by Stephen Tall on July 11, 2012
I took part in a fascinating discussion on Voice of Russia UK radio yesterday. The subject: Britain’s future in the European Union: In or out? You can listen to the 28-minute programme on YouTube below, and here me alongside former UK-ambassador-turned-blogger Charles Crawford; Robert Oulds, Director of the eurosceptic Bruges Group; and Petros Fassoulas of the pro-EU European Movement.
I found it interesting to do some quick research prior to the discussion, and thankfully stumbled across three terrific, briefish-but-in-depth articles which offered just the right balance of pragmatic, non-starry-eyed pro-Europeanism I was looking for…
First, most recent and probably best — Economist journalist David Rennie’s terrific tours d’horizons, The Continent or the Open Sea (PDF), published by the Centre for European Reform this last May. It’s well worth reading in full, but here are the concluding paragraphs:
A powerful new theme in British euroscepticism involves dreams of the country roaming the world as a swashbuckling, globalised, stand-alone trade power, untethered from the rotting hulk of a continent in decline.
But such visions are just that, a dream. Several European economies are in better shape than Britain. Nor can Britain roam the world’s oceans: the country will always lie 21 miles off the coast of France, profoundly affected by European rules. Getting those rules right is the hard work of all EU governments.
Cameron accepts that, just as every British prime minister has since Thatcher.
But Cameron’s government operates under important new constraints, as will all British governments for the foreseeable future. A combination of the ‘referendum lock’ enshrined in the EU Act of 2011, together with pressure from public opinion, the press and Parliament, makes it hard to see the country signing up to any further transfers of powers from Britain to the EU.
Yet at the same time, if eurozone integration proceeds without Britain, and so deeply that the single market starts to fragment into inner and outer cores, the strongest argument for British membership will be undermined.
The situation is stable and unstable, familiar and unfamiliar. How this ends is unknowable, and is only partly in Britain’s hands.
Secondly, I wanted to get my head a little more around the failure of the Eurozone to operate as single-currency enthusiasts (including many in my own party) expected, so I turned to John Springford’s Strengthening the Stability and Growth Pact with a common eurozone bond (PDF), published by Centre Forum in August 2009. It’s a terrific piece of work, and terrifyingly — almost exactly three years on — remarkably undated:
Eurozone governments should act now to create a system which is based upon incentives, rather than rules – which have proved too easy to break. Governments should agree to issue debt jointly in a common instrument, which would give countries like Ireland, Greece and Portugal access to a larger and cheaper debt market.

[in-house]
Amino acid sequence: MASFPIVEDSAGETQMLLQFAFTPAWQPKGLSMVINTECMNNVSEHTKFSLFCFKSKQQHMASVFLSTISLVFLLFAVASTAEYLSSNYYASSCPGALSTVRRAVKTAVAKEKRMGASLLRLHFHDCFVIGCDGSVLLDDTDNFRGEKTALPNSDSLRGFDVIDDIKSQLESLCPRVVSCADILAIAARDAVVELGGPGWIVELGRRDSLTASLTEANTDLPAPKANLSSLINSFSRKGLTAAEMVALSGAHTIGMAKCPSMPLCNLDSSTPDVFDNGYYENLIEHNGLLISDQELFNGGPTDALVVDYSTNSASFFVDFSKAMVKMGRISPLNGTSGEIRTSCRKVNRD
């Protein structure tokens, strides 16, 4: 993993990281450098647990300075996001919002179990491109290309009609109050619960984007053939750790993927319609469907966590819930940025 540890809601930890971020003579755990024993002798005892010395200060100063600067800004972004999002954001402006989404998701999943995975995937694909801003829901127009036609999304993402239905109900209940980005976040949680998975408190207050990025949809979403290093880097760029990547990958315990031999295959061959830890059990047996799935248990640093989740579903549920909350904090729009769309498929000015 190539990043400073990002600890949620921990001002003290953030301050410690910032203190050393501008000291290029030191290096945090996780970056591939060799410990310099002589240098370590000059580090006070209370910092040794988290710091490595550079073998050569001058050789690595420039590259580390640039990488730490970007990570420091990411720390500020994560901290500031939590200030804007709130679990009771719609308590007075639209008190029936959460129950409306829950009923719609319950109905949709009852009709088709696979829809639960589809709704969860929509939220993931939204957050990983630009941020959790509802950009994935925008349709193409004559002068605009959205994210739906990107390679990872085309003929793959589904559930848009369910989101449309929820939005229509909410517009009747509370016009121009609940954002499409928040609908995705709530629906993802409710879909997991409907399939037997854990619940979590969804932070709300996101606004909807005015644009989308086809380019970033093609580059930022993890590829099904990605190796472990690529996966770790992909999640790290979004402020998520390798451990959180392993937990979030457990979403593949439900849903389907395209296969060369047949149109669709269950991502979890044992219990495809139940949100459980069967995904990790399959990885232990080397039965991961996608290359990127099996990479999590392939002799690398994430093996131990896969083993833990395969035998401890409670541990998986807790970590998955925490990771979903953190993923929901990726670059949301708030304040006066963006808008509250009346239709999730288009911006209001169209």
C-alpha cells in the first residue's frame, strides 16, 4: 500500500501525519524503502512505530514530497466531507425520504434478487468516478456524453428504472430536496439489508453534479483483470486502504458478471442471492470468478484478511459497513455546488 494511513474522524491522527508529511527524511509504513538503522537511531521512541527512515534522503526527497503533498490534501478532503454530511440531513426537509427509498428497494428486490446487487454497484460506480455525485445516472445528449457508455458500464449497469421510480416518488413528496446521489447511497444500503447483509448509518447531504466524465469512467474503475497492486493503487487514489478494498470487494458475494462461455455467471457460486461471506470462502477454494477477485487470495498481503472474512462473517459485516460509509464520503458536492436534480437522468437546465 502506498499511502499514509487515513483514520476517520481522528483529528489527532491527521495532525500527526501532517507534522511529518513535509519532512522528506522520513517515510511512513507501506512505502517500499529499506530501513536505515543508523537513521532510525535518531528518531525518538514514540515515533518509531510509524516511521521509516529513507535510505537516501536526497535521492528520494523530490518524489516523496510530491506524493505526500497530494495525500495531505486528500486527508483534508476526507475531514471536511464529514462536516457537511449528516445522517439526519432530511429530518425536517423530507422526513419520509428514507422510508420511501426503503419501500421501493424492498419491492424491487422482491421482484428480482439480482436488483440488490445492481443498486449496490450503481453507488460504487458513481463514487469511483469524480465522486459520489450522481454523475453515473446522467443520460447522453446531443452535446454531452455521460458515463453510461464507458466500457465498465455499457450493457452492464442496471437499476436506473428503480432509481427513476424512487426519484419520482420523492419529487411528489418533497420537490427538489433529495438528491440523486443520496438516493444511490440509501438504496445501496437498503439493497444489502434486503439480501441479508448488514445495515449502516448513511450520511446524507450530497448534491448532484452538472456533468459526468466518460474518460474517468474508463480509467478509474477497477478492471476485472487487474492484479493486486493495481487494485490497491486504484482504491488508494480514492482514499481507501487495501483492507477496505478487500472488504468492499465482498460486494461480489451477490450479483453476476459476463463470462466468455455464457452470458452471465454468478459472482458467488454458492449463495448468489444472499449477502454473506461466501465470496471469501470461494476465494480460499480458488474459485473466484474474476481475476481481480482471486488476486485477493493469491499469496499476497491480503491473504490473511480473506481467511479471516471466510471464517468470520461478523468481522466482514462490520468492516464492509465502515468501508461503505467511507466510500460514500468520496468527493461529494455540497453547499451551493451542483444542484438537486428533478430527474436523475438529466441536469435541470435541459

However, countries should be given access to the common debt instrument only when they have created large enough budget surpluses to make their debt to GDP ratio start to decline. If member states act now and agree to the system, those countries that are struggling with their finances will be given an incentive to reduce their debts and return to balance once recovery starts.
Over the next economic cycle, eurozone government finances will remain closer to balance, as governments will have an incentive to consolidate during an upswing. A bond-rules combination would also allow governments to expand their balance sheets to stabilise their economies in the next recession – but will have to pay for it through their own national debt.
Finally, Conservative MP Jo Johnson (yes, Boris’s brother) has written a really insightful essay, Britain must defend the single market (PDF), published again by the Centre for European Reform last month. Jo analyses the fall-out of David Cameron’s impotent veto of the fiscal pact in December, before noting:
Although other countries value British membership of the EU, they do not do so at any price. It is important for Britain to realise that it is no longer seen as bringing as much to the European table as it once did.
The UK therefore needs to clarify, both to itself and other EU countries now extending an olive branch, what its vision is for the EU and what sort of a relationship it wants with it. If Germany and the Nordic countries think the UK is heading for the exit or for a form of semi-detached relationship – modeled perhaps on that of Switzerland, which is a member of the European Free Trade Association, or that of Norway, a member both of EFTA and of the European Economic Area – then they will cease to see Britain as a key ally in their attempt to promote a liberal economic agenda inside the EU.
If the UK were to be marginalised within the EU or excluded from its decision-making, London would lose its attraction as a pole in the continent’s economic and political development. The single market would lose one of its strongest and most reliable champions. And the deregulation agenda would suffer. Many member-states (including Germany) would regard this as a regrettable development. Countries with more protectionist instincts might regard such a development as a positive blessing. But that would be a minority viewpoint, even in Southern Europe. …
Europe as a whole knows that it needs to reform the old model of l’Europe sociale and to build a new one, for which Germany’s Agenda 2010 reforms represent a decent blueprint. Indeed, there has never been a more propitious moment for Britain to work with Germany and other like-minded countries to promote the reforms that will fend off sclerosis and ensure that the EU continues in aggregate to produce sustainable economic benefits for all its citizens.